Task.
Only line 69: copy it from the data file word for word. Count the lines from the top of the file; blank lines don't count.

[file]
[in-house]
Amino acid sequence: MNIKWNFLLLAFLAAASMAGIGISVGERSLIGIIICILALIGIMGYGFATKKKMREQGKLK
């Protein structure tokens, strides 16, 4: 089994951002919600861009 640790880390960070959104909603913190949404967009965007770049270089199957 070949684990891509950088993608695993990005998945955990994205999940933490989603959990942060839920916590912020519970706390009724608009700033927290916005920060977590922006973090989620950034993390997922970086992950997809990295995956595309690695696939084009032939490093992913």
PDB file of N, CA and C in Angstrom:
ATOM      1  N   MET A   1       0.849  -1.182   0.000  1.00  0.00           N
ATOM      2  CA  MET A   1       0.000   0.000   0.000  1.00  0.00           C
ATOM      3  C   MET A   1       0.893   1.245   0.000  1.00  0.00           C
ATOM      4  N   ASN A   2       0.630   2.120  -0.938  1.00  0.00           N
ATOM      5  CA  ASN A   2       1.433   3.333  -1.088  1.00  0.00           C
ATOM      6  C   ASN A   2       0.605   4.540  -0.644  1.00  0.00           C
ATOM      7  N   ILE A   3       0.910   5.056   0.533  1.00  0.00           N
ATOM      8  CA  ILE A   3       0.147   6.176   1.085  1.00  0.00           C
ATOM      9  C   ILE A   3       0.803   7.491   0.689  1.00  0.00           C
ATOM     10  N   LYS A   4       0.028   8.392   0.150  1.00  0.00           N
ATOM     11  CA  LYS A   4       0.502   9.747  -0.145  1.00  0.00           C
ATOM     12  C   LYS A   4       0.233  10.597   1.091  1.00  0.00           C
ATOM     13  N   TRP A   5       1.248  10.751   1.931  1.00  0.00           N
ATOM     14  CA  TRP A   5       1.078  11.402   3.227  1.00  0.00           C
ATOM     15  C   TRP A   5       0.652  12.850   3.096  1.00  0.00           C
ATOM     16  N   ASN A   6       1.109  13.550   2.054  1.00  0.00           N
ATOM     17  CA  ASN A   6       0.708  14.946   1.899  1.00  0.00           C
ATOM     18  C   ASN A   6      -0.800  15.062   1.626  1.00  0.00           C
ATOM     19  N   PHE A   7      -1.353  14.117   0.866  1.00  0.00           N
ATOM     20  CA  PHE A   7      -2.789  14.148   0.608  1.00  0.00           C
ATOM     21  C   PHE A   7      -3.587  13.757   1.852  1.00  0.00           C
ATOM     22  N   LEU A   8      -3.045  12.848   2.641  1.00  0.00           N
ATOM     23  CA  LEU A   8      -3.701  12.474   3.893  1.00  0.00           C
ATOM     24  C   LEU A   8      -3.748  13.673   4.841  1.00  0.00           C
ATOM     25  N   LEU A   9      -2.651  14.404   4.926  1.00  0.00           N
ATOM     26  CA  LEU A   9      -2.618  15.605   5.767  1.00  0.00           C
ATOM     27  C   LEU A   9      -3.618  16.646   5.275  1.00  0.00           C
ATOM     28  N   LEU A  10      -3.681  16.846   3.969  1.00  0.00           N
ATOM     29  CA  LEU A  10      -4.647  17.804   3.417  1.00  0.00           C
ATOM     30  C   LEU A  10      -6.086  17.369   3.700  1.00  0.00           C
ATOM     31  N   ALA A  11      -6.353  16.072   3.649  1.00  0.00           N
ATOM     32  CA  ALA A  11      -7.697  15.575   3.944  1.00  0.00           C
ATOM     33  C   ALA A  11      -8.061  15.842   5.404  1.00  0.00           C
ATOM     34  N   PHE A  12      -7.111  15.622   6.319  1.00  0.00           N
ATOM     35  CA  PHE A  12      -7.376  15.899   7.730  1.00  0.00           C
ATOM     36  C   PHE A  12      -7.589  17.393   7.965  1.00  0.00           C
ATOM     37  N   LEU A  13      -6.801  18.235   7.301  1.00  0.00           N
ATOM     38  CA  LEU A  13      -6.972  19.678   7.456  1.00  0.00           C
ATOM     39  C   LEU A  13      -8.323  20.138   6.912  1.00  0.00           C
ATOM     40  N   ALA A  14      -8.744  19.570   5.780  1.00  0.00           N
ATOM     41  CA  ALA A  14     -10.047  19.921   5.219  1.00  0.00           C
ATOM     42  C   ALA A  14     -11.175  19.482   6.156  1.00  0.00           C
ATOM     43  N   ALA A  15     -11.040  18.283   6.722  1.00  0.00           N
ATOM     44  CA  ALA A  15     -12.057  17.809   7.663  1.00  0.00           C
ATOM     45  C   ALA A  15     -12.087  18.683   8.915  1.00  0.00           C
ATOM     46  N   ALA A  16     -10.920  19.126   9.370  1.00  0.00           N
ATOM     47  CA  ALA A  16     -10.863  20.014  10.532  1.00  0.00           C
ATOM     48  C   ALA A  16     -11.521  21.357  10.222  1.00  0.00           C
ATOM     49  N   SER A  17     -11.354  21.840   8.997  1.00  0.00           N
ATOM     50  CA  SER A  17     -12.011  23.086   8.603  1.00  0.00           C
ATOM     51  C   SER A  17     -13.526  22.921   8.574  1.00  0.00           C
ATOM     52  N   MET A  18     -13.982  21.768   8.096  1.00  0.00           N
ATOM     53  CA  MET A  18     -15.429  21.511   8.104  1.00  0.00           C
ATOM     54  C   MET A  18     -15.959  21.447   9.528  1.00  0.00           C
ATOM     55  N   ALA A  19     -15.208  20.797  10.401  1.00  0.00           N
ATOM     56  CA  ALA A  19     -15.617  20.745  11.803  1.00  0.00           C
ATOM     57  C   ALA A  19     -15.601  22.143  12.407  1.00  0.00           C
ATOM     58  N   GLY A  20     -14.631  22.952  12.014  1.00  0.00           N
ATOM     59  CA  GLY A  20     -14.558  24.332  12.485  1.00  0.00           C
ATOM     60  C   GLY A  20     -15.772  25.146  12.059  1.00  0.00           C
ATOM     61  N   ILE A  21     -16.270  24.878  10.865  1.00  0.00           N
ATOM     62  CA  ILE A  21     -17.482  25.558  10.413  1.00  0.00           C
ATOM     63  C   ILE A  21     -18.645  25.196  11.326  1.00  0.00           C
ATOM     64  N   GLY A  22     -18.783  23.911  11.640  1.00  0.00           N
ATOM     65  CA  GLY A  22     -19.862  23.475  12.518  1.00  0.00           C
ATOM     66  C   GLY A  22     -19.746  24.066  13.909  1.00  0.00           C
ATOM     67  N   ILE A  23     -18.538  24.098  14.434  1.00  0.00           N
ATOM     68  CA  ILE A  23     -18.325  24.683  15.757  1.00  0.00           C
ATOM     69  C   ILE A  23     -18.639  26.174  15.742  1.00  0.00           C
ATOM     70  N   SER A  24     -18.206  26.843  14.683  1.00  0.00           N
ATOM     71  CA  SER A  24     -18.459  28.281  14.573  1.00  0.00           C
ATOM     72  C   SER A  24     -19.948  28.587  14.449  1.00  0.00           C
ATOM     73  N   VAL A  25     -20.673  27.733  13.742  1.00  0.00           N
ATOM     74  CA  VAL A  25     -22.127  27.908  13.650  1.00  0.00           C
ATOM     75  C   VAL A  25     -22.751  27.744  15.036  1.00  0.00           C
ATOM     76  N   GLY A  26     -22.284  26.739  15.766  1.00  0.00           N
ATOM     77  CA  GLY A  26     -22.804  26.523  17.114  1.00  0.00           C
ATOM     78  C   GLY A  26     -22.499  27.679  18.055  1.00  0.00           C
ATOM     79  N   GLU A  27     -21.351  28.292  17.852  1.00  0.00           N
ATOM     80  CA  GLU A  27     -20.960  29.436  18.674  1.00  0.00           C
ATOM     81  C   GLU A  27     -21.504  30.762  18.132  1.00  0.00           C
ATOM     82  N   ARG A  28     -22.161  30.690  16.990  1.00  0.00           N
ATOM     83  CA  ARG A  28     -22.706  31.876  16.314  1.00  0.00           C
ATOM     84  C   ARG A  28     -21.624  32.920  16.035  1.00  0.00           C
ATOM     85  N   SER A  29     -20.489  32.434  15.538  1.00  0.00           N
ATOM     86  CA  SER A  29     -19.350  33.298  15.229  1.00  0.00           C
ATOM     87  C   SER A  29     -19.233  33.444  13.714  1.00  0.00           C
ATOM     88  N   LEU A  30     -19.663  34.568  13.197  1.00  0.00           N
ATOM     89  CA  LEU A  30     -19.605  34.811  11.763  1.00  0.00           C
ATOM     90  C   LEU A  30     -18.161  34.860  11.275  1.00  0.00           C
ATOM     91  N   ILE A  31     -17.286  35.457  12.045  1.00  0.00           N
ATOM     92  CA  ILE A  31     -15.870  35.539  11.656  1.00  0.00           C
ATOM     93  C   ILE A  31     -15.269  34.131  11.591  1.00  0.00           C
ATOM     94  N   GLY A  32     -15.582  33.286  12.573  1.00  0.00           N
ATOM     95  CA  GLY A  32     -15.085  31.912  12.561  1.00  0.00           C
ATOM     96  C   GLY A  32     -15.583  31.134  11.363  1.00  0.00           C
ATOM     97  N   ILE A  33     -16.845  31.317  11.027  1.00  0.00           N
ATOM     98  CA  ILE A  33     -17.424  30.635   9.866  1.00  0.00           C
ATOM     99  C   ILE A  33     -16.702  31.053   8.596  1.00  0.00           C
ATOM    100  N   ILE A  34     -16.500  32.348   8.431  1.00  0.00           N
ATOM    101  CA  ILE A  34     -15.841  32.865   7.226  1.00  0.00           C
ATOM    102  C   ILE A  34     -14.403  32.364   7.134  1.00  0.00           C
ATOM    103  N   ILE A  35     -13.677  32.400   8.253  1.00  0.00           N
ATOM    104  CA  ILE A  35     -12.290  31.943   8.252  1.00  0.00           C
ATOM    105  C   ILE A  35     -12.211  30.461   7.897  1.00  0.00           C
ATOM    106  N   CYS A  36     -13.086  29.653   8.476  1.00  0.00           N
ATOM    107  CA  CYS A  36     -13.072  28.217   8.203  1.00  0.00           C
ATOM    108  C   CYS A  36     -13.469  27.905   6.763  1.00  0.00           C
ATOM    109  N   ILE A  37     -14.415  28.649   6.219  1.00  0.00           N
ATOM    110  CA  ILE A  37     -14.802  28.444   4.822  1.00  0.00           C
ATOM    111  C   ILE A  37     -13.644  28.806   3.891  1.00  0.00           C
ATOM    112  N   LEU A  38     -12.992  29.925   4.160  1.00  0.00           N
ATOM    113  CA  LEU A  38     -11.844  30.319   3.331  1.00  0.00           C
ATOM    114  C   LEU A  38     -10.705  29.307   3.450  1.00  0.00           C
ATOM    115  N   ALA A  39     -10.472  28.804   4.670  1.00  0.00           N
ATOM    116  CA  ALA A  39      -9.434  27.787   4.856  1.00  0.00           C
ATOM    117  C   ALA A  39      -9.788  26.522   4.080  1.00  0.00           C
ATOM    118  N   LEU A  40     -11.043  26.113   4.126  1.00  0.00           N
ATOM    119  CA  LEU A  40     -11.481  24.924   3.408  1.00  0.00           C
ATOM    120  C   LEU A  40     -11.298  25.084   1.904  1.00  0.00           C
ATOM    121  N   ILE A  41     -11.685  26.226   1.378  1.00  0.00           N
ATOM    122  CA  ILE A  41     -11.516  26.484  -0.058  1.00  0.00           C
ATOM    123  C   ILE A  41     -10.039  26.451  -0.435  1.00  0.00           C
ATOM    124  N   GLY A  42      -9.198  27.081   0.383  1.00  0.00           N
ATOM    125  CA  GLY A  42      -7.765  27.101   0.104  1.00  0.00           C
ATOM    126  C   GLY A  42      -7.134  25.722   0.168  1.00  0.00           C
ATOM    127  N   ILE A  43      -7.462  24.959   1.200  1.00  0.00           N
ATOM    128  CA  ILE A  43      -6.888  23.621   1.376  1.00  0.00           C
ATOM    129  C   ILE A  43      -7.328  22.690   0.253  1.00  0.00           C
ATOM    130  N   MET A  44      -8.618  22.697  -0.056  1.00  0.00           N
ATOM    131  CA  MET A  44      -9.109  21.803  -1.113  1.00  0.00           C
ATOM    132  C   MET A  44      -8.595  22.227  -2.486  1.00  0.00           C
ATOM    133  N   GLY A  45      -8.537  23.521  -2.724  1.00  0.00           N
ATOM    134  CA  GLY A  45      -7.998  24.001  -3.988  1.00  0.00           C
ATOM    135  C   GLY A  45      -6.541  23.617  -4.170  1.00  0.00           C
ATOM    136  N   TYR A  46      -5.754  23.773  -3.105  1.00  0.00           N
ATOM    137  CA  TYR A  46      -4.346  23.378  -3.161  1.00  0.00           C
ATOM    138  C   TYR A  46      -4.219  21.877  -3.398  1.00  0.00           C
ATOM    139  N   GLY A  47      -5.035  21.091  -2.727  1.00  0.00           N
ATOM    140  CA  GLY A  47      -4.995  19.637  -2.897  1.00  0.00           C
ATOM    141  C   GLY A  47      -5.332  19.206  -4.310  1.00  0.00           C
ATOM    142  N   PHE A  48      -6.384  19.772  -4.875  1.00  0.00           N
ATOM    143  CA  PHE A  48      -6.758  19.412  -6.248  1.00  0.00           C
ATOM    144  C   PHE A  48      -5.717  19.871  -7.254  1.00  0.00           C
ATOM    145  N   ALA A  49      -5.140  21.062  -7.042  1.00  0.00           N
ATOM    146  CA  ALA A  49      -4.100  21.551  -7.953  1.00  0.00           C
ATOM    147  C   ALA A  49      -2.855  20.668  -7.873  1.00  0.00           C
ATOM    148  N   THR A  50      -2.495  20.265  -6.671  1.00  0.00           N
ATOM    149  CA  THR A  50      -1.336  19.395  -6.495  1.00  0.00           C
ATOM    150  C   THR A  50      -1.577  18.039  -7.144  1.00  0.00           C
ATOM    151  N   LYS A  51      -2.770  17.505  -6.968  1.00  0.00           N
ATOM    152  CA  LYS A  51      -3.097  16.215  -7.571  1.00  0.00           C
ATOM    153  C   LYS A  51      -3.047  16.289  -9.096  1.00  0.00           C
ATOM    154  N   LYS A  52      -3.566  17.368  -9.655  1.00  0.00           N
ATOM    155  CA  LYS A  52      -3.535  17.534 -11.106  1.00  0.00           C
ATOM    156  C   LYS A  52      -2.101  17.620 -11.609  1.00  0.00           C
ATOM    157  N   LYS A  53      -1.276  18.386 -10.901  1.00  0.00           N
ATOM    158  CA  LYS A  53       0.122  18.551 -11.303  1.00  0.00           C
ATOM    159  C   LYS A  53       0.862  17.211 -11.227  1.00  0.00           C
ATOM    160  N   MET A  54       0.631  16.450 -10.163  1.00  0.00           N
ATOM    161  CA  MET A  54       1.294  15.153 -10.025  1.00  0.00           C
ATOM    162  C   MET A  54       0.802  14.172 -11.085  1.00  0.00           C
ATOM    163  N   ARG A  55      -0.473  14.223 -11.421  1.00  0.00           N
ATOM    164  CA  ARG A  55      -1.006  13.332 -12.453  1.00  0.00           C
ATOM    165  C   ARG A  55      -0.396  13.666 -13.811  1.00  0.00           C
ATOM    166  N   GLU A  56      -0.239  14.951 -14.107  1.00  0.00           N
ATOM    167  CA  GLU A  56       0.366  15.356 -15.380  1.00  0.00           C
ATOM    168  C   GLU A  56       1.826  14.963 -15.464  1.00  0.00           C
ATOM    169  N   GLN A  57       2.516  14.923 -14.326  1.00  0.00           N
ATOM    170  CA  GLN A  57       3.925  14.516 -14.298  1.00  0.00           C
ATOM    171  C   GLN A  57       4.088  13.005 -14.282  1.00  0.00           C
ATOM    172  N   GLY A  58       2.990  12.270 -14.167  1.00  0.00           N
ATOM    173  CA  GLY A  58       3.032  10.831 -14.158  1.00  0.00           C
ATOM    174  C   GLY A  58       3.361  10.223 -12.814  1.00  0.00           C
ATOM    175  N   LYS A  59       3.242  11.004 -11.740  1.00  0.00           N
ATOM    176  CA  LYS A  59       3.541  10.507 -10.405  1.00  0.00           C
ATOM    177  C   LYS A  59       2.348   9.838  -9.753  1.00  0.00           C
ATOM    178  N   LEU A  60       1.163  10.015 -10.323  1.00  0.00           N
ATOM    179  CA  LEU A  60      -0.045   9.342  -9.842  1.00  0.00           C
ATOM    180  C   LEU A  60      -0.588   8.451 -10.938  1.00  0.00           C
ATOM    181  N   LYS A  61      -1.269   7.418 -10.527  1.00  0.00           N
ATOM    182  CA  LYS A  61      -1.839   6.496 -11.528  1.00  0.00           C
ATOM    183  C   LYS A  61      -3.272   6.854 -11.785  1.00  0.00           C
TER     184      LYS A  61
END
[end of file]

ATOM     65  CA  GLY A  22     -19.862  23.475  12.518  1.00  0.00           C